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Old 04-21-2009, 01:42 PM   #21 (permalink)
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To be fair I did recently download this album because of the cover (it is also a post metal supergroup of sorts-but it was sadly lacking):

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Old 04-21-2009, 01:46 PM   #22 (permalink)
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I find that a lot of times a whale or dolphin on the cover doesn't bode well for an album. Tortoise's Millions Now Living Will Never Die is the only exception to this that I can think of.
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Old 04-21-2009, 03:36 PM   #23 (permalink)
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i agree. i find the overly saturated colours the main offender in the above.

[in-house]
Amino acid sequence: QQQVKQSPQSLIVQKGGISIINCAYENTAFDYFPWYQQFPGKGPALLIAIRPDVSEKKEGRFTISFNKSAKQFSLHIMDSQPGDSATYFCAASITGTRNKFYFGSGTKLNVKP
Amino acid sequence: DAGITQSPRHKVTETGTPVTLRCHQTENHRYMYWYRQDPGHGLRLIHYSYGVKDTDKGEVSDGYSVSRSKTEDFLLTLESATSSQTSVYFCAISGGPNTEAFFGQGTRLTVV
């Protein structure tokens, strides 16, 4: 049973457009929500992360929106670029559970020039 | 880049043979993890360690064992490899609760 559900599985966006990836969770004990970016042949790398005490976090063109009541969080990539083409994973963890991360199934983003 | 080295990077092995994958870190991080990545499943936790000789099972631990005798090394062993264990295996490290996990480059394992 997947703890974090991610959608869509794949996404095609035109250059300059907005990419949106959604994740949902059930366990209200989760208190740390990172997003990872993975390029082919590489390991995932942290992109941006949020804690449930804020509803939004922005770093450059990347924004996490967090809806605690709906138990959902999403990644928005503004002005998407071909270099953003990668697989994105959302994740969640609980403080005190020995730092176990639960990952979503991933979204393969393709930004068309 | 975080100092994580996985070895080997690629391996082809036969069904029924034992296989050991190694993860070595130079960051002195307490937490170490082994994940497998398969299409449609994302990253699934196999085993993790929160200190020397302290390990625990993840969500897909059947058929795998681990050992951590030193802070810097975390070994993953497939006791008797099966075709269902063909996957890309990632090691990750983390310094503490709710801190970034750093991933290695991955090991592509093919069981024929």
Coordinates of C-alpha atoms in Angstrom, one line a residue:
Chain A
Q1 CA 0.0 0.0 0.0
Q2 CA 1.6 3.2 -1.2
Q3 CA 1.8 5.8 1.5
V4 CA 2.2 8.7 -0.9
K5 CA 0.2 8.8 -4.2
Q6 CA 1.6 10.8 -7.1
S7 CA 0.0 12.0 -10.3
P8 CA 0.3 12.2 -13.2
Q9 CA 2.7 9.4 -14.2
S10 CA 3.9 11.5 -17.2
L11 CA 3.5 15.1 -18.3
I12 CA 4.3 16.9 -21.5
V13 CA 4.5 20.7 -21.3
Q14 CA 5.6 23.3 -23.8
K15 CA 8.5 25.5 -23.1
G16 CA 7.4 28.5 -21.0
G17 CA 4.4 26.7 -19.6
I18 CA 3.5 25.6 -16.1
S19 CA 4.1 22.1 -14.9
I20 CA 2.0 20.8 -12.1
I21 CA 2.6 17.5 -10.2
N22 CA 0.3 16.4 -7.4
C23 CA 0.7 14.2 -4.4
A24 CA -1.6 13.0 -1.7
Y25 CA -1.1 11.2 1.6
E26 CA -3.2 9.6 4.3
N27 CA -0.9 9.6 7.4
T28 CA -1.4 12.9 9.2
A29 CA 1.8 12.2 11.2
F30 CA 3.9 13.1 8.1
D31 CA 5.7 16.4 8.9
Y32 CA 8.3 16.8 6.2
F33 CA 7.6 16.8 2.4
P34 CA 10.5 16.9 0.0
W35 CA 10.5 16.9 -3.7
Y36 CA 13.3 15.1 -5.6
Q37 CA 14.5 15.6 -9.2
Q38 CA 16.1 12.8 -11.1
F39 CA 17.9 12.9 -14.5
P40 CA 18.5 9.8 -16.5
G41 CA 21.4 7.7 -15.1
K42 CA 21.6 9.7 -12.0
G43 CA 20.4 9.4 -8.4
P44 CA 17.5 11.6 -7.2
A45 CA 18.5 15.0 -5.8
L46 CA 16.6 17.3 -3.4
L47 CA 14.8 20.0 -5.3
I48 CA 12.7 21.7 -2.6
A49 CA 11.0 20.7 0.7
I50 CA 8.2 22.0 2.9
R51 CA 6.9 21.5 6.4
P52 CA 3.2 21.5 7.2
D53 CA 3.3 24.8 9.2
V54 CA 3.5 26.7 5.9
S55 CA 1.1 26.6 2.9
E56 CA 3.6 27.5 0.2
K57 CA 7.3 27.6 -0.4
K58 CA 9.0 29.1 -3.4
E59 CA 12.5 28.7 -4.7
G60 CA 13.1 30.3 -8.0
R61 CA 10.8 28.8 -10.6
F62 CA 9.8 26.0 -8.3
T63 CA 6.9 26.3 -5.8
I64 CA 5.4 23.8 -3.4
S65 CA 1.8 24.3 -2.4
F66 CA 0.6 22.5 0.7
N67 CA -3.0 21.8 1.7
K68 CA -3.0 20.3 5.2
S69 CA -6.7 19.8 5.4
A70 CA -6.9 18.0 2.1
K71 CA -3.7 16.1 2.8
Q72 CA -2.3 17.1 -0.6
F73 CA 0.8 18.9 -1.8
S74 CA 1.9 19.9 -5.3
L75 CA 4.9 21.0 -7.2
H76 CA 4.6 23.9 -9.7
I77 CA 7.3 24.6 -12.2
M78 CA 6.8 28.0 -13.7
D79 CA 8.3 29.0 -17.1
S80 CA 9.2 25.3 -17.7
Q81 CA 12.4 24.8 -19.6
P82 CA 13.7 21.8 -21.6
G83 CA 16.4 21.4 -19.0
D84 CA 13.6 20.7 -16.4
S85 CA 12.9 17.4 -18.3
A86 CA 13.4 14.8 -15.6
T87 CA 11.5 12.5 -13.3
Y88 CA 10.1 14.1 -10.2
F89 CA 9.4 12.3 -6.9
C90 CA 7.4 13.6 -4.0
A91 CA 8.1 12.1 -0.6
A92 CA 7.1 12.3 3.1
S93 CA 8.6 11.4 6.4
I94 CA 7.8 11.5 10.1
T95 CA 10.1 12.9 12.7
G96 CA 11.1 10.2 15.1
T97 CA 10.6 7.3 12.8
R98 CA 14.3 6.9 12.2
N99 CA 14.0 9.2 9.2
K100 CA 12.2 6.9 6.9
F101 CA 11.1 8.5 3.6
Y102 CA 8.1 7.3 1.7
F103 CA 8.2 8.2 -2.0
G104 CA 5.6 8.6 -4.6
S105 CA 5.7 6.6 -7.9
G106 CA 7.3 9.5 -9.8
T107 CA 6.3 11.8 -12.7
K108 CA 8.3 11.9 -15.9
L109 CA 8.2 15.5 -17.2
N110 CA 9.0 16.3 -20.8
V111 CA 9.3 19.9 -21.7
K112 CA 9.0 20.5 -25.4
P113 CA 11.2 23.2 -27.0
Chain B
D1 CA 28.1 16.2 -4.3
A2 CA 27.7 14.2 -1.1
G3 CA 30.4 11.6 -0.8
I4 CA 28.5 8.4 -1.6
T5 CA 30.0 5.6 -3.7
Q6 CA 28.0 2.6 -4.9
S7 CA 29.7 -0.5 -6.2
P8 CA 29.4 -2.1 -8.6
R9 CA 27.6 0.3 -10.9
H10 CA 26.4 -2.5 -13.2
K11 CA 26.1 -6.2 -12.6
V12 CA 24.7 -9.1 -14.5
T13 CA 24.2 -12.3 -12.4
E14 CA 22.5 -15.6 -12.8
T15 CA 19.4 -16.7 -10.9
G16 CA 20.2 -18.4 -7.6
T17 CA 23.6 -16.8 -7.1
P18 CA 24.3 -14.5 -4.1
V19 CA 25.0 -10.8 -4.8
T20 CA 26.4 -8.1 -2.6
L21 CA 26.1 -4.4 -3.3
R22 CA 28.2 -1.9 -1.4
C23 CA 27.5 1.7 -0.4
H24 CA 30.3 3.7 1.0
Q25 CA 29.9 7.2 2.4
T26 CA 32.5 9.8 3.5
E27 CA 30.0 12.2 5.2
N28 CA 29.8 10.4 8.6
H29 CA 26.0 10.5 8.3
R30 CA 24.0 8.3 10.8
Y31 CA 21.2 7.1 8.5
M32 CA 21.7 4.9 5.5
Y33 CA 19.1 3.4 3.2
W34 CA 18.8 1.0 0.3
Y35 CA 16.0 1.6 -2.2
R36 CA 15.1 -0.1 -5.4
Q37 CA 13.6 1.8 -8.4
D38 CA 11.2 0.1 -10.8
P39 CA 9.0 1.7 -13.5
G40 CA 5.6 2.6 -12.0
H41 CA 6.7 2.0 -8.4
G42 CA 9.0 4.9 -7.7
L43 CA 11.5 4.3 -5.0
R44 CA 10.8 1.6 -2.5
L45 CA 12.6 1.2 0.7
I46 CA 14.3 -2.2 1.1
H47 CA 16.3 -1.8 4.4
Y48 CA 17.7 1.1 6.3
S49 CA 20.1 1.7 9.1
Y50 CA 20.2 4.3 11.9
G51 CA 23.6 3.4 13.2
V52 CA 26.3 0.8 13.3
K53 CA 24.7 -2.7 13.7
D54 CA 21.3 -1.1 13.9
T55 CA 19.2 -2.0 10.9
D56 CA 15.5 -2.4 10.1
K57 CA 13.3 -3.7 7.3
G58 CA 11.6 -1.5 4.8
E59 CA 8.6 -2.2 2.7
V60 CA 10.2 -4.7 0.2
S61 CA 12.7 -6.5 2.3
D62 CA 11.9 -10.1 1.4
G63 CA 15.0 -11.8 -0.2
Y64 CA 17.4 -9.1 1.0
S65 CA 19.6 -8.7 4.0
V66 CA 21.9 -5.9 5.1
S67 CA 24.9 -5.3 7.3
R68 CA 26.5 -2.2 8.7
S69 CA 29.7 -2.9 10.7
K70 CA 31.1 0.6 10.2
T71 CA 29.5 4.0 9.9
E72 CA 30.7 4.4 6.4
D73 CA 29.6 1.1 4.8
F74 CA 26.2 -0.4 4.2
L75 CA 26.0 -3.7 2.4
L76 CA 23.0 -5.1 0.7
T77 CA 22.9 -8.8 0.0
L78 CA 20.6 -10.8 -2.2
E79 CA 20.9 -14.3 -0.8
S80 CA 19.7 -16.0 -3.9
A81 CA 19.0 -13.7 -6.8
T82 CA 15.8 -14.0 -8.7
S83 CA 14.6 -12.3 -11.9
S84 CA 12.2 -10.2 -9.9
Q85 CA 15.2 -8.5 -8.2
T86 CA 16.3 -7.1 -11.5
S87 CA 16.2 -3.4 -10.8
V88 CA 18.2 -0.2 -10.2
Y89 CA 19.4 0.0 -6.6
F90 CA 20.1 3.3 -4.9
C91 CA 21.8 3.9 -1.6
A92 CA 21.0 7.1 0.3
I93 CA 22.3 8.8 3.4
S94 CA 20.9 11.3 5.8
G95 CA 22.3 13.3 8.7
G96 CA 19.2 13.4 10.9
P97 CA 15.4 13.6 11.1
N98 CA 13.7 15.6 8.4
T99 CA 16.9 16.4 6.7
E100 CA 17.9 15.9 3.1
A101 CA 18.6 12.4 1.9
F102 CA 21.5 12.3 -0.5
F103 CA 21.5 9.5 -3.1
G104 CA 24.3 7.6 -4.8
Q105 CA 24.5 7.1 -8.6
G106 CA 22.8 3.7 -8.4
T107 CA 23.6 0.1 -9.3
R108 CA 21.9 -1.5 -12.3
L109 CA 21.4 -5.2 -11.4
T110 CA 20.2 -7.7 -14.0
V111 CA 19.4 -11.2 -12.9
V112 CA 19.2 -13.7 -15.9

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Old 04-21-2009, 03:38 PM   #24 (permalink)
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i agree. i find the overly saturated colours the main offender in the above.
In janszoons avatar? I know exactly what you mean
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Old 04-21-2009, 05:56 PM   #25 (permalink)
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I find the above album cover quite nice.

And I think Mastodon's Leviathan is a good album with a whale.
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Old 04-21-2009, 06:04 PM   #26 (permalink)
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Quote: